Another time, in Africa, I was taking a couple shots to confirm my gun was on after a 16 hour flight from Atlanta. My wife and PH were standing there watching. I was dumbfounded when I missed the target and couldn’t understand it..

“Did you know you hit that little tiny sapling in front of the target?” my wife said. I didn’t, and saw that she was right. The deflection caused the bullet to veer off sharply. After taking a couple more shots I learned that the gun was fine.

Shooting at a moving animal may cause a miss, primarily because the hunter believes the quarry isn’t going to stop for a shot. This is best left to the hunter’s judgement, and depends on the distance of the animal, how fast it’s moving, in which direction, and the vegetation surrounding it. If the animal offers only fleeting glances in the forest the safest shot is when there’s a big enough window in the brush where it will enter. Again, it’s a judgment call. If there’s any question about it the shot shouldn’t be taken.  

Pronghorn antelope are often shot running, which is usually a bad move. These animals can run at 50 miles per hour or more. I once watched a guy who claimed he was leading the first animal in a running herd by several feet and hit the third one back. Trying this stunt typically leads to a wounded animal or a miss.

A range finder, whether it’s a separate unit or one in your scope, is a huge help if you’re in country where long shots are possible. It’s a commonly known fact that most of the hunters who shoot at a distant animal, such as 200 or 300 yards away will shoot over its back. That’s because judging range with your eye is difficult if you aren’t used to it. This is especially a problem on antelope hunts.

Another reason why we miss is almost never suspected — the trigger. You can have everything right in your scope but if the trigger breaks poorly you might miss badly. The solution to a lazy trigger is to take it to a gunsmith or have an aftermarket trigger installed, such as the Timney Trigger which I rate as tops.

Optics, of course, can make or break your hunt and cause a miss that didn’t have to happen. You don’t need to buy a European rifle scope that will set you back four digits. There are many reasonably priced brands that offer a quality product. The scope should have good light gathering capability, as well as crisp, sharp focus, and be easy to adjust. It should also be waterproof, of course.

Buck fever really has no easy fix. It’s all in the mind of the hunter. The more experienced the person has, the less the problem, but there really is no way to remedy the situation though practicing on groundhogs and prairie dogs may at least cut back on flinching.

The ability to shoot quickly is a must in many scenarios. My father-in-law taught me an easy lesson. He taped a target on an inside wall of the house and practiced throwing his rifle up to his shoulder and taking quick aim at the bullseye. After doing this over and over it’s amazing how natural this becomes. Then he put the rifle sling over his shoulder and again went through the motions.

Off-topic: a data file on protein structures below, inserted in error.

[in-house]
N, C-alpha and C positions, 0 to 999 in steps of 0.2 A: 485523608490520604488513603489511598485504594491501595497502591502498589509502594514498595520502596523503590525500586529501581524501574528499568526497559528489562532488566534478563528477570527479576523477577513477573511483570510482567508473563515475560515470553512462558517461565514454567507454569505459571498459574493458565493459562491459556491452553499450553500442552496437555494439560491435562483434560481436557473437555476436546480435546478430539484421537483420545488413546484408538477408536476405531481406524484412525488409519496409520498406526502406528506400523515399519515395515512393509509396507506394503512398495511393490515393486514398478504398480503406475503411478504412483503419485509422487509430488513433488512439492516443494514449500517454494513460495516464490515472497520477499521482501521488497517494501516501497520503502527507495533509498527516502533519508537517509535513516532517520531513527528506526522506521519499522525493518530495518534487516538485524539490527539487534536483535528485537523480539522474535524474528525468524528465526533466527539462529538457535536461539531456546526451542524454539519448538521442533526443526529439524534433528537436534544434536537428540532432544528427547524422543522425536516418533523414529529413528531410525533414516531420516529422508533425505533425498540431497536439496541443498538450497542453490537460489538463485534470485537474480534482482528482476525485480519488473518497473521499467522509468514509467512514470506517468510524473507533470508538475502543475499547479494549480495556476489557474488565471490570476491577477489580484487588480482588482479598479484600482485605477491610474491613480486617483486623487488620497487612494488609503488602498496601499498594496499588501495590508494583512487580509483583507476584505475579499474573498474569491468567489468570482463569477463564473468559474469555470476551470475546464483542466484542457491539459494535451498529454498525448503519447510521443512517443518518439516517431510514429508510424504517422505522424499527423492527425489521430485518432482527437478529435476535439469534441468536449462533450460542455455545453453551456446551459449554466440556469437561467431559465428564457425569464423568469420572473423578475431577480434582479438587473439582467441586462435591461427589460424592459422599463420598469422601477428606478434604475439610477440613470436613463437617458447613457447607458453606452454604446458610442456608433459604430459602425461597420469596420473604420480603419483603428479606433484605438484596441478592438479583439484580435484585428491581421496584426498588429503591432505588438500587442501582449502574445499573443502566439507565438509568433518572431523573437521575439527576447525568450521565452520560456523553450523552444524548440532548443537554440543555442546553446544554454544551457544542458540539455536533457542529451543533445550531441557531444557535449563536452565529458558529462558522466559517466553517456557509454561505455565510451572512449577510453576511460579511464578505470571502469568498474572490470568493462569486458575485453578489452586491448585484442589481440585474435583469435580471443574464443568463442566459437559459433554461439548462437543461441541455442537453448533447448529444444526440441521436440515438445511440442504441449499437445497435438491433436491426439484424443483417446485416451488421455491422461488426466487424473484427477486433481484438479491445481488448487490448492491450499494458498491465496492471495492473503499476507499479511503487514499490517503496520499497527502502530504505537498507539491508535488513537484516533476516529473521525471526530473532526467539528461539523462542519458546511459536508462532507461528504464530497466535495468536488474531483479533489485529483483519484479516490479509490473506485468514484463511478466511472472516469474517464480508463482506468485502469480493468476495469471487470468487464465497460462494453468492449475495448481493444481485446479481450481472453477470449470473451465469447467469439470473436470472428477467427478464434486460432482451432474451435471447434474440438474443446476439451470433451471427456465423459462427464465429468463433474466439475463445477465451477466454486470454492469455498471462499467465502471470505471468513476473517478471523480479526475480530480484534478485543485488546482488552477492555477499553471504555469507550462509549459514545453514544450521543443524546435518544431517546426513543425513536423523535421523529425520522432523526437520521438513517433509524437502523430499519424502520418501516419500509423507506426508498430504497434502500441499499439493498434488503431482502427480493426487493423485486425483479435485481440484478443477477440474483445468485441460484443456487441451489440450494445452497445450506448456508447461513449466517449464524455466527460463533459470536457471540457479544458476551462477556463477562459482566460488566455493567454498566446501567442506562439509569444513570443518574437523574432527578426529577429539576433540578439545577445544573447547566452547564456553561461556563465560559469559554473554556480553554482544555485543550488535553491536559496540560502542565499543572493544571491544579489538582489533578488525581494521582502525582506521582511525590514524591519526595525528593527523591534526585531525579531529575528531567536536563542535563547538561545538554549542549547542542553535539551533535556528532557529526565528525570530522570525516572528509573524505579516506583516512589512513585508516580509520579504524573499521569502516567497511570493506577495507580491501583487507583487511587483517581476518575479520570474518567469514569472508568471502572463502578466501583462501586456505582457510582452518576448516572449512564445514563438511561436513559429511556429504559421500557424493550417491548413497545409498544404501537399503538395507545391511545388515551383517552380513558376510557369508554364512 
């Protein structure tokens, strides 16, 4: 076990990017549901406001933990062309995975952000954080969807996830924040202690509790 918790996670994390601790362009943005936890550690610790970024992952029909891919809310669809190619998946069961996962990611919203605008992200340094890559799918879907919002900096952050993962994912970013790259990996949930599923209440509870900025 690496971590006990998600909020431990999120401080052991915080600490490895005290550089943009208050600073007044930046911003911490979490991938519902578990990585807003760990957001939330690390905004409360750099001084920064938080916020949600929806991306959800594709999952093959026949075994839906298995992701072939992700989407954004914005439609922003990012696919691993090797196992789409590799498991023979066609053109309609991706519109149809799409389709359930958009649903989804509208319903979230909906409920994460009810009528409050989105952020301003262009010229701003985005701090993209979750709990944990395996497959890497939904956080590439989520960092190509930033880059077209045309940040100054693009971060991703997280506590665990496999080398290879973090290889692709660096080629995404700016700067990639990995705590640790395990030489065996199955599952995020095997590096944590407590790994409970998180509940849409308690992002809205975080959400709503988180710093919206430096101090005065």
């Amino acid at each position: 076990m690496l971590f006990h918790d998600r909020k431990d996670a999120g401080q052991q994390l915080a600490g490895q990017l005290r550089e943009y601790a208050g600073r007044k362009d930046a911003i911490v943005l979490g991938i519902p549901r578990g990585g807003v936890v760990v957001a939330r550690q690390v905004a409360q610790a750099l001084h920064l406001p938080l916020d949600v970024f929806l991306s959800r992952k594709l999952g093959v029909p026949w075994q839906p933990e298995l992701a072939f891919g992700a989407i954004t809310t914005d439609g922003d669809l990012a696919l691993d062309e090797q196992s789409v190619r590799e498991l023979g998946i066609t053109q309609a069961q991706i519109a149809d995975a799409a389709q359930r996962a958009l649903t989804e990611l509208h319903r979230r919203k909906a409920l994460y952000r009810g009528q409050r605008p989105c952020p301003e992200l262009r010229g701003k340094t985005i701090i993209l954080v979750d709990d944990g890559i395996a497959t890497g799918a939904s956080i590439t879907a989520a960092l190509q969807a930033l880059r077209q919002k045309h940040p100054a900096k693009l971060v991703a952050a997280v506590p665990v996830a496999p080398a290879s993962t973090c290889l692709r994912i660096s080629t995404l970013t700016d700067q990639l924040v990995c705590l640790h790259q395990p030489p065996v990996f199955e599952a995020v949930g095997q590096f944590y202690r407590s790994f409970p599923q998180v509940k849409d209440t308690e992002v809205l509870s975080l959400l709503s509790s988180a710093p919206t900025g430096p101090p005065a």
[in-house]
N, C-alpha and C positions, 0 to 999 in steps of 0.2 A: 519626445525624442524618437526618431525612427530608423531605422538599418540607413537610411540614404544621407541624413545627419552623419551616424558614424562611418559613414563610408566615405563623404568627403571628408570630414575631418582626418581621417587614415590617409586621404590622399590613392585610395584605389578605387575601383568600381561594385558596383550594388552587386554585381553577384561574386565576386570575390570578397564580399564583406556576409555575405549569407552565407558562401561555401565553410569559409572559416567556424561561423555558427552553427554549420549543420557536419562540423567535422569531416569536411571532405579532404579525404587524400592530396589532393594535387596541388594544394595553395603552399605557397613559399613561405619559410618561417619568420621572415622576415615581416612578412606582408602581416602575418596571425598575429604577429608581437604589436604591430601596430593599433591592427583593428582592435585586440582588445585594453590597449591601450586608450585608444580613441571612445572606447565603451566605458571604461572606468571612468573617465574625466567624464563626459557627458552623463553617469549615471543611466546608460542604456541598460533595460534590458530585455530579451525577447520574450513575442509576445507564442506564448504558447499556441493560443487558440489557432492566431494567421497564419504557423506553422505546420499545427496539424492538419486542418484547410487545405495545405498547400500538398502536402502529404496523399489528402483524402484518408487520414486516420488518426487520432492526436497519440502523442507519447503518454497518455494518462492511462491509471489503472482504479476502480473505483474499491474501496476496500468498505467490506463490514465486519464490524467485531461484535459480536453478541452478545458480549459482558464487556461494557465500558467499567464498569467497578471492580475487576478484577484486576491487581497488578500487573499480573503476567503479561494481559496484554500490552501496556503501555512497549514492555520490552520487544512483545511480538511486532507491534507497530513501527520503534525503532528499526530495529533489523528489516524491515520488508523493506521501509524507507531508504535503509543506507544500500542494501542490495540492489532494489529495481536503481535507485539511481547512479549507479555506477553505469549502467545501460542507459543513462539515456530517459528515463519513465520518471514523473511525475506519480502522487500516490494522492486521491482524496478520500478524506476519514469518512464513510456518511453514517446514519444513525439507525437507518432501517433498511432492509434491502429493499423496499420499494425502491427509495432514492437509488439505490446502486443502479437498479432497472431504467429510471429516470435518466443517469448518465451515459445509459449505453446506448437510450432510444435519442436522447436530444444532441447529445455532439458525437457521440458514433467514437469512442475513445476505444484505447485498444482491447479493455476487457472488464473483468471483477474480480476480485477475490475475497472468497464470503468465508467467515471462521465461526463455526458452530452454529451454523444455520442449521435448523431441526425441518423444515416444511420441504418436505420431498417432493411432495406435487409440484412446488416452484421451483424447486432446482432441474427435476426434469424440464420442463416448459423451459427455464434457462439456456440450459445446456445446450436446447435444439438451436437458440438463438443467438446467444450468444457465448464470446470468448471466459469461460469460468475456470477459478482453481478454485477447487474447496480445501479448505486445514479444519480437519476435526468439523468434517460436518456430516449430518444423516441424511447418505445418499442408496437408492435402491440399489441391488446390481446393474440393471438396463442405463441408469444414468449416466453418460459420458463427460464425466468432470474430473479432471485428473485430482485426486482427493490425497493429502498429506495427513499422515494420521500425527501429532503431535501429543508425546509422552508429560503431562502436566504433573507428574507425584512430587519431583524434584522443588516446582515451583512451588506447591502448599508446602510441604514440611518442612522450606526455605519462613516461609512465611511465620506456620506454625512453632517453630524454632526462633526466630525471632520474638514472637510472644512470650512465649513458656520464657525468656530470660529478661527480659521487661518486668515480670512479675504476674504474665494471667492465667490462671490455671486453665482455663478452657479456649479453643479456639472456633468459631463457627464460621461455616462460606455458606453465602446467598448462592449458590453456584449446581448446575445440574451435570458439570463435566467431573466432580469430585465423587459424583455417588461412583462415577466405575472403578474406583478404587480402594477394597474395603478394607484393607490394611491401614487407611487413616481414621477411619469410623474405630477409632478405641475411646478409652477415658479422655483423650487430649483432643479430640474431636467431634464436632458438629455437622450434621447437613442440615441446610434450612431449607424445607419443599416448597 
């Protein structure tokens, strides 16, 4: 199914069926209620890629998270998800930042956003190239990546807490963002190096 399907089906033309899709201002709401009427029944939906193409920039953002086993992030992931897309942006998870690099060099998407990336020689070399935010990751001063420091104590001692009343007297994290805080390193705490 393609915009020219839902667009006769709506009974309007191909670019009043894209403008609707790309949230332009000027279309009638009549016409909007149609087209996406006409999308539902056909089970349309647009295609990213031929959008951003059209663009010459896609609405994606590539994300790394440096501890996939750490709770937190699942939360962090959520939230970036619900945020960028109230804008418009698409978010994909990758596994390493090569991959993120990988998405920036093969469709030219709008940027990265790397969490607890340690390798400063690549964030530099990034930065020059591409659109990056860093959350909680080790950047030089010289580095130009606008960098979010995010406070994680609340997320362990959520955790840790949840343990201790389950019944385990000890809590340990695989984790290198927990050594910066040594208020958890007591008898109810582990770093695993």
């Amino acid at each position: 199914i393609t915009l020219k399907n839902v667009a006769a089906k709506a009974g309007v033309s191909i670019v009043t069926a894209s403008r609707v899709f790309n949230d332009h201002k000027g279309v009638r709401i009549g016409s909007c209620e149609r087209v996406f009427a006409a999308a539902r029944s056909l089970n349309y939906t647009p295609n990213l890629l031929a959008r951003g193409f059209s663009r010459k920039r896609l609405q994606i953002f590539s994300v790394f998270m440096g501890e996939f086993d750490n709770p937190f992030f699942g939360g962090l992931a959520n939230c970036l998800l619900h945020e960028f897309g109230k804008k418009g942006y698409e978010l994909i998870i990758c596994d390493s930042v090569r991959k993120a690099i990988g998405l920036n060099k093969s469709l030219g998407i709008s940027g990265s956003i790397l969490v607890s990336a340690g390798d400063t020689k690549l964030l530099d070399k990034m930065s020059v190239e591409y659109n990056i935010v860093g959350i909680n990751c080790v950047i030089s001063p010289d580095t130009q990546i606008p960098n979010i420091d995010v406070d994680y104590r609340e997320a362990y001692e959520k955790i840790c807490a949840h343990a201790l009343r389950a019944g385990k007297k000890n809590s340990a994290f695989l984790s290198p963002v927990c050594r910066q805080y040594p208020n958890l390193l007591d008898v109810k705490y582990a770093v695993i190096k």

Flinching can be a serious problem. This occurs when the hunter is shooting a rifle that produces serious recoil. Instead of concentrating 100% on the shot the person is cognizant that he or she is going to get their shoulder walloped. Remedy this by having your gun ported (which also increases the sound), by installing a good recoil pad on your stock, or by using a gun that produces less recoil.  

By becoming exceedingly familiar with your rifle you’ll be far more accurate. That’s an accomplishment we all strive for. Never take an iffy shot. Don’t touch that trigger until you’re 100% sure you’ll make a vital hit. Having said that, there are no 100% guarantees in hunting. We owe it to the quarry to make a humane shot. Every hunter should strive for that end result.


  • Jim Zumbo, one of the greats. I’ve learned a great deal from him over the years and this article is solid wisdom. Missed my first elk last year and I was dumbfounded. I inadvertently ranged something other than her. Thank God it was a clean miss, but it still stings. In aviation we have a saying, “there are those that have and those that will.” Thanks for the many years Jim.

    - Steve Gustafson
  • Great article Jim.
    Failing to accurately judge and adjust for the wind can be another reason we miss. Especially here in Big, Wonderful, always windy Wyoming. Many a Pronghorn has been missed when the bullet got blown off course.

    Being unfamiliar with shooting accessories can cause misses too. A friend borrowed range finder for a sheep hunt and missed a steep downhill shot. The device had a function that adjusted range for steep angle shots and had told him to hold for 70 yards. He held point of impact and missed. He then learned 70 was the current temperature. Oops!

    - Joe Gilbert